Failure to agree on price is one of the most common reasons that M&A negotiations reach a stalemate. The buyer is not willing to commit additional guaranteed dollars to a deal and the seller believes the company is being under-valued. In these situations, there may be an alternative: an earn-out. An earn-out is an additional purchase price for a business that is paid based upon performance criteria that are agreed upon by the buyer and seller.
An earn-out can be an effective way to bridge the gap when the buyer and seller disagree on the price for a company. If the seller intends to be an integral part of the management of the business and will have some element of “control” over the operations, an earn-out can be an effective way to earn a higher purchase price for your business. However, if the buyer will quickly absorb the business and the owner will not be a part of the management team, very little, if any, earn-out dollars will be paid.
As with most M&A deal structuring, the details of an earn-out agreement can prove to be challenging. The parties must agree on the performance targets and specifically how they will be calculated. Typically revenue, or net operating income, measures earn-out performance. Utilizing revenue tends to be a cleaner method, as there are fewer discrepancies in the way that top line revenue is calculated. Measurement of bottom line, or net operating income, is more common, as the buyer wants the seller to drive profitability after the sale. However, the calculation of net operating income can be much more complicated, and therefore it is imperative to have a complete description in the legal documents that will describe this calculation.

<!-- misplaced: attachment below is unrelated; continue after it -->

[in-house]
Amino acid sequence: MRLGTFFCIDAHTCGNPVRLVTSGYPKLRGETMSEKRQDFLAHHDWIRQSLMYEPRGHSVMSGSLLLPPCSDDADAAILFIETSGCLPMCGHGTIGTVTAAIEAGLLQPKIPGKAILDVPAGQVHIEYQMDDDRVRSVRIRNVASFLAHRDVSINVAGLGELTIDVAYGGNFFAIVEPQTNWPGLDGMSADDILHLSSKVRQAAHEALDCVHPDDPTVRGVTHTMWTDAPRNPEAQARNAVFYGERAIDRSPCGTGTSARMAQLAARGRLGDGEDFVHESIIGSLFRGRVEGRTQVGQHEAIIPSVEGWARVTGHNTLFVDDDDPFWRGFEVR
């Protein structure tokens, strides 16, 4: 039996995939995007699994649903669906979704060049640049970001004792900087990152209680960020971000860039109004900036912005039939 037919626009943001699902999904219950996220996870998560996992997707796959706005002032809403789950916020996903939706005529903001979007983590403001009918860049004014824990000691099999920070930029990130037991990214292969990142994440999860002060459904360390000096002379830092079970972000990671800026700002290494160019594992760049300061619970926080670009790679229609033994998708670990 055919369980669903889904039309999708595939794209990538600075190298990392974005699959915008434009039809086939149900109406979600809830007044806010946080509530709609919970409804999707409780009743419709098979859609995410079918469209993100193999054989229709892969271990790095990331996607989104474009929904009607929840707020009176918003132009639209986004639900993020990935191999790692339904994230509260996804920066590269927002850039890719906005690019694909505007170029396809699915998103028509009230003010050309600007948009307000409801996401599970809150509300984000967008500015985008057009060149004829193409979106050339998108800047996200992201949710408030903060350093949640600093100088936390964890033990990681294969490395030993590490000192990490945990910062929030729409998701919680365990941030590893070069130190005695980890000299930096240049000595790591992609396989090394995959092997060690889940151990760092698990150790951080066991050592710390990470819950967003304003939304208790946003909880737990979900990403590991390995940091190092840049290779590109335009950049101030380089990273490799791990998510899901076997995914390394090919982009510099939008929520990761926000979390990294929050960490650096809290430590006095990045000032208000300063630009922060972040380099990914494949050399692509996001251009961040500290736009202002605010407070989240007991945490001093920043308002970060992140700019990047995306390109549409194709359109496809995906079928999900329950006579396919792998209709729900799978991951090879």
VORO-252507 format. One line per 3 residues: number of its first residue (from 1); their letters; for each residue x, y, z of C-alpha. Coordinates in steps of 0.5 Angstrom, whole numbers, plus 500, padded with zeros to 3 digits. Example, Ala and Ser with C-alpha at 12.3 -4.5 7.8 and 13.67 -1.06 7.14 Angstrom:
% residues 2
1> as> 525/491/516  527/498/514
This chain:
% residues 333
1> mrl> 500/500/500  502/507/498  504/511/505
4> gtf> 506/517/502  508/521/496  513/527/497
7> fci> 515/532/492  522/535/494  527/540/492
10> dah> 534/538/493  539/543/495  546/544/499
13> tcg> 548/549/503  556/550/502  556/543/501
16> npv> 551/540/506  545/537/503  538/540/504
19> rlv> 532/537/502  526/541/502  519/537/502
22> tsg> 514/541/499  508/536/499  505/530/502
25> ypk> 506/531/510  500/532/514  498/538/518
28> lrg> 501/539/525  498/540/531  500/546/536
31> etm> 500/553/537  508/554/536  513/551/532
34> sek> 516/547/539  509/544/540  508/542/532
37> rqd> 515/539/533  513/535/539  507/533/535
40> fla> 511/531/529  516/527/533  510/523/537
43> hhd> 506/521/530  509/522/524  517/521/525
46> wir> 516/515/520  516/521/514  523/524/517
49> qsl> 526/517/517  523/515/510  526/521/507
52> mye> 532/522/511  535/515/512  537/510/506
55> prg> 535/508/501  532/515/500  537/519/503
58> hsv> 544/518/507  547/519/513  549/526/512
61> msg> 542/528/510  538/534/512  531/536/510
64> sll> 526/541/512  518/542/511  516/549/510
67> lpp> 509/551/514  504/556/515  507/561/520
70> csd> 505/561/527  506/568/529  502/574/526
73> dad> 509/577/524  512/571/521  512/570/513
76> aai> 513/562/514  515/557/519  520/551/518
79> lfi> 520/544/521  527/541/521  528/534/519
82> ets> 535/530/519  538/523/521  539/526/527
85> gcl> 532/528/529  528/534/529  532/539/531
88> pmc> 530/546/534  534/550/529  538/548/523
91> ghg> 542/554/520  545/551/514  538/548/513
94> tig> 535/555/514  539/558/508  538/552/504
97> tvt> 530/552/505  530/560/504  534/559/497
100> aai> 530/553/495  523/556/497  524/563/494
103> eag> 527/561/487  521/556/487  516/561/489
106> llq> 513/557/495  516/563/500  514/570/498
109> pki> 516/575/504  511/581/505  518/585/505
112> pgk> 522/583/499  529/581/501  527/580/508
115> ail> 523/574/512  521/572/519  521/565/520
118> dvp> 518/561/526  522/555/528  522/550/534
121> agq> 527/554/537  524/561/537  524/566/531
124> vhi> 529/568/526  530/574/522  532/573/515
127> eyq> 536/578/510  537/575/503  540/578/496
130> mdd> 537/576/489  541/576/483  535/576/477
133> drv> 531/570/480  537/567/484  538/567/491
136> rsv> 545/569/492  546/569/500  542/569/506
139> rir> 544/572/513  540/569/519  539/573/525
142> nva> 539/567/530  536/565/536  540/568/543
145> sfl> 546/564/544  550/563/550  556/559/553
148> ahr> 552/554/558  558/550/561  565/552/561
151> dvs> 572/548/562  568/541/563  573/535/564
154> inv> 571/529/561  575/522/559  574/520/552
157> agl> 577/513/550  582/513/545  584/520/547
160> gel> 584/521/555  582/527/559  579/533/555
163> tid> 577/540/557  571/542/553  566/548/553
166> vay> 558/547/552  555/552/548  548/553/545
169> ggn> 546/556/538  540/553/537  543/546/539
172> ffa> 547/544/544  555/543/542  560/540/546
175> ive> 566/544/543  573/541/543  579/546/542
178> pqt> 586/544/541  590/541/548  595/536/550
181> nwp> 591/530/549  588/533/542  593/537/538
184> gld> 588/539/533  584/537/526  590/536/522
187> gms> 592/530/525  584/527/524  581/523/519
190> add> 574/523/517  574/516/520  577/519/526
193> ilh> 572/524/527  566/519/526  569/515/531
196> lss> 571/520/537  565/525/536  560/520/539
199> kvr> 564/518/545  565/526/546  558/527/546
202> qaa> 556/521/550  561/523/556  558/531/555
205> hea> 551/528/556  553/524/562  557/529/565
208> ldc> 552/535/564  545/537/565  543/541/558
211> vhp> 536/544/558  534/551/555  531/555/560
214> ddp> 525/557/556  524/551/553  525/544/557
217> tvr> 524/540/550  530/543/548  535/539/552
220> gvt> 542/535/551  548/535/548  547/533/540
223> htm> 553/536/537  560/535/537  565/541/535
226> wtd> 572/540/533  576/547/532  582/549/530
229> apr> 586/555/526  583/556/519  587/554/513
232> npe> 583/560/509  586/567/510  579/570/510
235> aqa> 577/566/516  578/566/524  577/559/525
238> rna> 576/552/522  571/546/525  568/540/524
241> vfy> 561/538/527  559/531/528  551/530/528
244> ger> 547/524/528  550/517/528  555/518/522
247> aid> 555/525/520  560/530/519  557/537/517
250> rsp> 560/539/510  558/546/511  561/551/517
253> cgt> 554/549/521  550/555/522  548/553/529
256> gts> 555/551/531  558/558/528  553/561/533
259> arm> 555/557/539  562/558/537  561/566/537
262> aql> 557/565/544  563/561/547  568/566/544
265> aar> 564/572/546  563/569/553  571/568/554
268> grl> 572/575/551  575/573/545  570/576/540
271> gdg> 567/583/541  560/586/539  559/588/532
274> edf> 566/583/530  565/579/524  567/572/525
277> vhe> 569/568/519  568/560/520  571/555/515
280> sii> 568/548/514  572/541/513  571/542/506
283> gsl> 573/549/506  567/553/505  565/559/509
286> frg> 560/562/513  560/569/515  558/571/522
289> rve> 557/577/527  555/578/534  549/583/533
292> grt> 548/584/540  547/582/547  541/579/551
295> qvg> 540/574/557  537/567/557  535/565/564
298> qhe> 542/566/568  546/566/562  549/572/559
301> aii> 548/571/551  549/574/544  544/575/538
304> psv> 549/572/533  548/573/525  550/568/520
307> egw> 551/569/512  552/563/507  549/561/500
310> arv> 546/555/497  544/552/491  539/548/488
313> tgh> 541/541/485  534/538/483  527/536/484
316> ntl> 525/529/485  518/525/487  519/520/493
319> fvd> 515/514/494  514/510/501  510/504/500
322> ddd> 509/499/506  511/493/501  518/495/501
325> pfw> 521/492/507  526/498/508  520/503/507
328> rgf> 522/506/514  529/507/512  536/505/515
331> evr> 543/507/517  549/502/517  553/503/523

There are other ways to structure earn-out performance targets, including annual referrals, visits, number of contracts gained and lost, gross revenue, or charges. Our experience is that the simpler the better, and that both parties need to be clear on what the roles will be post sale, and the specific performance criteria.
The key to success is that both parties walk away from the negotiating table feeling they have achieved their most important goals.